Understanding how people interact when searching is central to the study of Interactive Information Retrieval (IIR). Most of the prior work has either been conceptual, observational or empirical. While this has led to numerous insights and findings regarding the interaction between users and systems, the theory has lagged behind. In this paper, we extend the recently proposed search economic theory to make the model more realistic. We then derive eight interaction based hypotheses regarding search behaviour. To validate the model, we explore whether the search behaviour of thirty-six participants from a lab based study is consistent with the theory. Our analysis shows that observed search behaviours are in line with predicted search behaviours and that it is possible to provide credible explanations for such behaviours. This work describes a concise and compact representation of search behaviour providing a strong theoretical basis for future IIR research.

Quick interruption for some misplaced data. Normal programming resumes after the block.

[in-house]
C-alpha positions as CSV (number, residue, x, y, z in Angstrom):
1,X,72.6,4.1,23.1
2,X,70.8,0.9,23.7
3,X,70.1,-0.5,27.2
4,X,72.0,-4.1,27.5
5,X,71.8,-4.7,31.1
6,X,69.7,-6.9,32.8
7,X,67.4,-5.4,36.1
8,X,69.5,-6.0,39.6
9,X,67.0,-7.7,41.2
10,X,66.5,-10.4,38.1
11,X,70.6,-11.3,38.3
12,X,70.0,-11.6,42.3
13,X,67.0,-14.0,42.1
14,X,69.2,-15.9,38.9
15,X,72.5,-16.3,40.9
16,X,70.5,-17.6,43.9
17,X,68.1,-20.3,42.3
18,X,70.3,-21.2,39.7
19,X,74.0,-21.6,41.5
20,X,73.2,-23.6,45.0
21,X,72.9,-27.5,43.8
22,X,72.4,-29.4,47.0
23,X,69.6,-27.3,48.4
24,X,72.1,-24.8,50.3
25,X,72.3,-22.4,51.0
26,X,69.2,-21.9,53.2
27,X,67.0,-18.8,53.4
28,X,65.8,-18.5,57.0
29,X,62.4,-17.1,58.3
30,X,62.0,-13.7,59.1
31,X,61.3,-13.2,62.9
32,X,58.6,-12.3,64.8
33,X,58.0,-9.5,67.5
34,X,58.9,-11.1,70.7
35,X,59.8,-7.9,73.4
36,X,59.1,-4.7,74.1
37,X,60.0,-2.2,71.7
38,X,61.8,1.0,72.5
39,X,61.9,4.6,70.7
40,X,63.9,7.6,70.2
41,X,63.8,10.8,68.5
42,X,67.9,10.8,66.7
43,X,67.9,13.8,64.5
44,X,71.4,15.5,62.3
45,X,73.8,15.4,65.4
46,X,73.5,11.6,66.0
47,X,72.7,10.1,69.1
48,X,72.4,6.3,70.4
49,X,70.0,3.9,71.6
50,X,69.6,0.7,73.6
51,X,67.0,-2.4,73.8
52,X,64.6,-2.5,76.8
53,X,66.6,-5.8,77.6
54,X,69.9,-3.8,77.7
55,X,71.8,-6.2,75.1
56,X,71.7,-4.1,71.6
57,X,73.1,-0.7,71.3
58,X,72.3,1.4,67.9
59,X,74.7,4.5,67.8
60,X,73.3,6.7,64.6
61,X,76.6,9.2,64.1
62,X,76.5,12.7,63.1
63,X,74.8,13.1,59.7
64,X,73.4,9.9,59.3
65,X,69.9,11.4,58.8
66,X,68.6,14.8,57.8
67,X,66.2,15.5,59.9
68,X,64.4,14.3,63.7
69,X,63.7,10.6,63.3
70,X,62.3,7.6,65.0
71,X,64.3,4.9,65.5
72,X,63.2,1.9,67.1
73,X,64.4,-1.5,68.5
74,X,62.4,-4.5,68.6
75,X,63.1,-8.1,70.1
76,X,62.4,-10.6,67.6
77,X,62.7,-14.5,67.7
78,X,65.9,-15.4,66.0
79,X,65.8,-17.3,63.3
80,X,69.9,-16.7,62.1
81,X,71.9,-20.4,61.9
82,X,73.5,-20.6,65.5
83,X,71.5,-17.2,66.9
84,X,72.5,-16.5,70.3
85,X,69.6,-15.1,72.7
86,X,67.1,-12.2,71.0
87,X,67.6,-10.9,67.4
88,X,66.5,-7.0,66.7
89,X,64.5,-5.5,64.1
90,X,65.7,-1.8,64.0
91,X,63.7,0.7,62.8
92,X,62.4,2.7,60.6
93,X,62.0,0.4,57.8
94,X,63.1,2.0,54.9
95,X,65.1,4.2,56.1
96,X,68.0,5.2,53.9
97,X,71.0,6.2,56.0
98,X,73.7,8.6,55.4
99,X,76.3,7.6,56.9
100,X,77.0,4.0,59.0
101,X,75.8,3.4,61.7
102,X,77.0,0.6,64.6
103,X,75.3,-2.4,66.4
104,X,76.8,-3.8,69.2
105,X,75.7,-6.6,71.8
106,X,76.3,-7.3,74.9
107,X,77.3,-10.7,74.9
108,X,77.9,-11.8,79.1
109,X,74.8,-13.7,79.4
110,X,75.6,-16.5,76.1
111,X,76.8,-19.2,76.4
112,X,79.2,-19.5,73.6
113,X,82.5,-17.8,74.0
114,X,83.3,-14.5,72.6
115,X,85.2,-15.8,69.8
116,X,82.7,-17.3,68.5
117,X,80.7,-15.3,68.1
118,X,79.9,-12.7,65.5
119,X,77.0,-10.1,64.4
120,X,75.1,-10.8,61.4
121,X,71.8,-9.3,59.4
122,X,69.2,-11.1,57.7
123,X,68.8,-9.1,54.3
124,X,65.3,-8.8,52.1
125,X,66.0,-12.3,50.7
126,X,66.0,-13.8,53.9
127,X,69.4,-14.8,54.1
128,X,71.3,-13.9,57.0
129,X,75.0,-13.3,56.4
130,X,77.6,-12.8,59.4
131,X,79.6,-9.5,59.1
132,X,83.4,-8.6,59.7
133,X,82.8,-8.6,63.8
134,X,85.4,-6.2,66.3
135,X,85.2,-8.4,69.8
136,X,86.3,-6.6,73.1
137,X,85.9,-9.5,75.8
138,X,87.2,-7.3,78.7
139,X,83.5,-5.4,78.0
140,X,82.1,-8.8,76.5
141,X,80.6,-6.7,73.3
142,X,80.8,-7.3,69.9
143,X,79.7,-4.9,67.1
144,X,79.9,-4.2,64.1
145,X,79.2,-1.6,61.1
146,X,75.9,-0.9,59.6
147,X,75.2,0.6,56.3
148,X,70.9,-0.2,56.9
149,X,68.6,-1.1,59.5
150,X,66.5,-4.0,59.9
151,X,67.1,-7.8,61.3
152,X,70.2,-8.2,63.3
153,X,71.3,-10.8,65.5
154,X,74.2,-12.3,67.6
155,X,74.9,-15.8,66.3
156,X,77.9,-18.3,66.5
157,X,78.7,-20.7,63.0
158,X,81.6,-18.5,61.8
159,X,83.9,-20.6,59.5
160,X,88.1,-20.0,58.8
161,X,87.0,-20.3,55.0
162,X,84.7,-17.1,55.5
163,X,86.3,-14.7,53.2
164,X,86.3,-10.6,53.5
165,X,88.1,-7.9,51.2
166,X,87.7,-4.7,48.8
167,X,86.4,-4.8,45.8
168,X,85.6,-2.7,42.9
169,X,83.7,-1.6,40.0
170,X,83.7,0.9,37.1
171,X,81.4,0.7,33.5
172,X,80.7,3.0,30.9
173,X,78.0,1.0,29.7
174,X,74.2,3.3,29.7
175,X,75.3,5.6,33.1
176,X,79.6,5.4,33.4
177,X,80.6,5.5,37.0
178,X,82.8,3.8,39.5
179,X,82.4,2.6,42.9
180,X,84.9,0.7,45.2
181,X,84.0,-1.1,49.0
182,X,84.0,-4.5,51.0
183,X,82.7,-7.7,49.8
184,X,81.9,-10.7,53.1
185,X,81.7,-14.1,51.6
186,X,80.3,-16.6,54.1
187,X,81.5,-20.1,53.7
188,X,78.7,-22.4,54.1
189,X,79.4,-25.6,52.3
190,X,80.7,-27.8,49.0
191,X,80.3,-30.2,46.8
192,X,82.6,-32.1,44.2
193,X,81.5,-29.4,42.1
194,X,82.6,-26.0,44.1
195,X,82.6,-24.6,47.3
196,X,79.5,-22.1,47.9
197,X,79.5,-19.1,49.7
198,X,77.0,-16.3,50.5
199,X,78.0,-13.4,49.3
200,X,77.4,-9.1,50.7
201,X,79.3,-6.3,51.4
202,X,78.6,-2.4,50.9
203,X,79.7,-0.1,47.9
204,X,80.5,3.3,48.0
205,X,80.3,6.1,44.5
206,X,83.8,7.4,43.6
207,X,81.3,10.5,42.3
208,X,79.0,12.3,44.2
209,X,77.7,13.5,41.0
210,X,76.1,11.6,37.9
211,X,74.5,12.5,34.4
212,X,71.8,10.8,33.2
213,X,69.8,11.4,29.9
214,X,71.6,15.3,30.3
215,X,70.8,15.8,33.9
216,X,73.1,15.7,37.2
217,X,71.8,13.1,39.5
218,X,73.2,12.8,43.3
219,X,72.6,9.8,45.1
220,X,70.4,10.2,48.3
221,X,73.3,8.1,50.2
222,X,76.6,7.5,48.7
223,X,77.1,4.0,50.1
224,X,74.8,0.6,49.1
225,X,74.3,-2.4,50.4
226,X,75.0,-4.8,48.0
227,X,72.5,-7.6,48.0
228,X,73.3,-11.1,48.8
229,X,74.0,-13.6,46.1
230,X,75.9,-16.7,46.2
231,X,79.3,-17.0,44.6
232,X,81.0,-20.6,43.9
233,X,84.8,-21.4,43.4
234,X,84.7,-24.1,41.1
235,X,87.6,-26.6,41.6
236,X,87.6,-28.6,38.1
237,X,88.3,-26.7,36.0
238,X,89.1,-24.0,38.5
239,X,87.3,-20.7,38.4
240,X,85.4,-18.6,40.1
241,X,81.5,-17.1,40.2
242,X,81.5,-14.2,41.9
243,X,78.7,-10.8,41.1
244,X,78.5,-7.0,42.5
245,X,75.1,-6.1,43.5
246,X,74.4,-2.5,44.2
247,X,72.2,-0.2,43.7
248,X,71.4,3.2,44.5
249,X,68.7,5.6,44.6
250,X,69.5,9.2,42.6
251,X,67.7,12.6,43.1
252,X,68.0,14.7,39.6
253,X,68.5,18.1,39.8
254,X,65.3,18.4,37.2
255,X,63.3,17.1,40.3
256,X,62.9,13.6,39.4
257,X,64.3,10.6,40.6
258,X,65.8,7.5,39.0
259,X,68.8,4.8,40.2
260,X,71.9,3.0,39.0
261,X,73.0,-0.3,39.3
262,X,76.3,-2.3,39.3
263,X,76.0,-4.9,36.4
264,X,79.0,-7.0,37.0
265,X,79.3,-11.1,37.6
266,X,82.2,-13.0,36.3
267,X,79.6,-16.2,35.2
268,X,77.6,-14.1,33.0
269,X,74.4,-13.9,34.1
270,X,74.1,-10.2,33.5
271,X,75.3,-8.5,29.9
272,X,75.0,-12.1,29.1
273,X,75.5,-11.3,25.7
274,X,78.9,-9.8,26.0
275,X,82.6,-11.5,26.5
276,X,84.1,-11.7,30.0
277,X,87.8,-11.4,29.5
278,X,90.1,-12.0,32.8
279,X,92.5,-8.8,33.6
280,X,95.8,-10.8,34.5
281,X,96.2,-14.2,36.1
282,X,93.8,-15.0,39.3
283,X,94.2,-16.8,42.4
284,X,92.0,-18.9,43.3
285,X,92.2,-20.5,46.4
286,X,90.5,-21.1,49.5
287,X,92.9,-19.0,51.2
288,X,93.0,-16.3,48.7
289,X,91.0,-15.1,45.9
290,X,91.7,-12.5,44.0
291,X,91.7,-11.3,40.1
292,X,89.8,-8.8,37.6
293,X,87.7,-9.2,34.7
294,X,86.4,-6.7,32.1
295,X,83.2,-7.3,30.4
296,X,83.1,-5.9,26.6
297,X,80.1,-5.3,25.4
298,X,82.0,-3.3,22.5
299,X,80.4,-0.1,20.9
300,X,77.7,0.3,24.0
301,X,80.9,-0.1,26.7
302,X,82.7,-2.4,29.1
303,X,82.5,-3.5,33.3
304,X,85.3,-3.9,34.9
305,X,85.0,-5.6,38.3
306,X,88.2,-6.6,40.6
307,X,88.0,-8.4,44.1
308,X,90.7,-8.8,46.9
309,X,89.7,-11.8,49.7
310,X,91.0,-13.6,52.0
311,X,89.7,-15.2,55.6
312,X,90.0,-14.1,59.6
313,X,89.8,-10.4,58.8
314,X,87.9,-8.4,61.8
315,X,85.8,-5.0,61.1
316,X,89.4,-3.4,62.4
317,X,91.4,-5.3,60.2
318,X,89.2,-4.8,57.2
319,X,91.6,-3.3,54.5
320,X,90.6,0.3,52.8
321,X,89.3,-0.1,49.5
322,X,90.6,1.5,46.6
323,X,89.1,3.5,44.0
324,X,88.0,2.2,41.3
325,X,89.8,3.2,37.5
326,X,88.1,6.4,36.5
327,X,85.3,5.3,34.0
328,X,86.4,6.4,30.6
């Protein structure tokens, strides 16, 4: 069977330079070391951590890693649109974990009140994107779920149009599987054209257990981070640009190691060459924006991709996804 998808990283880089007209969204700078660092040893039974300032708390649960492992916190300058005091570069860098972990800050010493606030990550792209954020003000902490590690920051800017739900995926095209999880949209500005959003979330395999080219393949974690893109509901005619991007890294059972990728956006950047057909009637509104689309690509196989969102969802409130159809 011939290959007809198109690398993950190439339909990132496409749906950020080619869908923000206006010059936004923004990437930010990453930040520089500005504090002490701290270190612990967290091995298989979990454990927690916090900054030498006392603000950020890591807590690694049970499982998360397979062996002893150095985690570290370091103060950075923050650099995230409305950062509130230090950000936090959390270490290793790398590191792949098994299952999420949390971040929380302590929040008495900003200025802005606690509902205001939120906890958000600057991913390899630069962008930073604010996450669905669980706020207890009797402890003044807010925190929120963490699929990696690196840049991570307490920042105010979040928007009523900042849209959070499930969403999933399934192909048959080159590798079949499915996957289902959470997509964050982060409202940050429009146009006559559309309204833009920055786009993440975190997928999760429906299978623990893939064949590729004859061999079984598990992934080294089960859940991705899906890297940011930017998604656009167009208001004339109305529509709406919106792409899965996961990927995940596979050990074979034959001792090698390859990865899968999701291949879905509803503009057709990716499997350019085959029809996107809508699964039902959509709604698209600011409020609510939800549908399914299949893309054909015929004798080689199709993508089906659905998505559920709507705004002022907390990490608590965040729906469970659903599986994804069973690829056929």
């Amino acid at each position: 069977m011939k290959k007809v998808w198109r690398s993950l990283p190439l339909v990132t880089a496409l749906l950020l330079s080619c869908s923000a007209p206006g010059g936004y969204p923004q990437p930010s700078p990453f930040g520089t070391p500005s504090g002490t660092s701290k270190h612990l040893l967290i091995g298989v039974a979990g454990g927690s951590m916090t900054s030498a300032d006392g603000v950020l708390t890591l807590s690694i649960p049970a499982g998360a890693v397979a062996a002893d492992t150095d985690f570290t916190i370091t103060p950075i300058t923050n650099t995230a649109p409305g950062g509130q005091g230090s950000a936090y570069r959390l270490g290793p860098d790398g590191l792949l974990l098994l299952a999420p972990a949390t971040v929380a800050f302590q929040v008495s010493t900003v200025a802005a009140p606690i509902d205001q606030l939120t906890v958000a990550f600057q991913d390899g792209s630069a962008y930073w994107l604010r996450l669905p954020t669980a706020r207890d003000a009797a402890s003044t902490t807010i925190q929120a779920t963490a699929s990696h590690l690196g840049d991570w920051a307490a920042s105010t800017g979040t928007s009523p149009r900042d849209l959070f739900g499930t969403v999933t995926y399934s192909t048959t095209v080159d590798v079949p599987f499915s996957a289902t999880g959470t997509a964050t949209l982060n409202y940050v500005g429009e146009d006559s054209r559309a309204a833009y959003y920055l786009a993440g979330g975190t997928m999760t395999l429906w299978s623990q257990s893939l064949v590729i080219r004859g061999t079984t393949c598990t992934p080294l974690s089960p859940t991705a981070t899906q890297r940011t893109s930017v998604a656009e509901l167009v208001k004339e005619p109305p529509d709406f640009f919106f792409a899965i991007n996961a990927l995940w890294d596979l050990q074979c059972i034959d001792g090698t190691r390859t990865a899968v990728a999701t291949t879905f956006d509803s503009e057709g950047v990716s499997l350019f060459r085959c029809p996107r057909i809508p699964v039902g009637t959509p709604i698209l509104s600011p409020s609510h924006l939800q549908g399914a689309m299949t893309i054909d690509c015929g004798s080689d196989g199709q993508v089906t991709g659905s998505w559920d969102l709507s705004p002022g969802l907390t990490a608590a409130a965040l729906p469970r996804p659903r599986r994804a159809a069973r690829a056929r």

|Title of host publication||SIGIR '14 Proceedings of the 37th International ACM SIGIR Conference on Research & Development in Information Retrieval|
|Place of Publication||New York, NY, USA|
|Number of pages||10|
|Publication status||Published - 3 Jul 2014|
- retrieval strategies
- search strategy
- search behaviour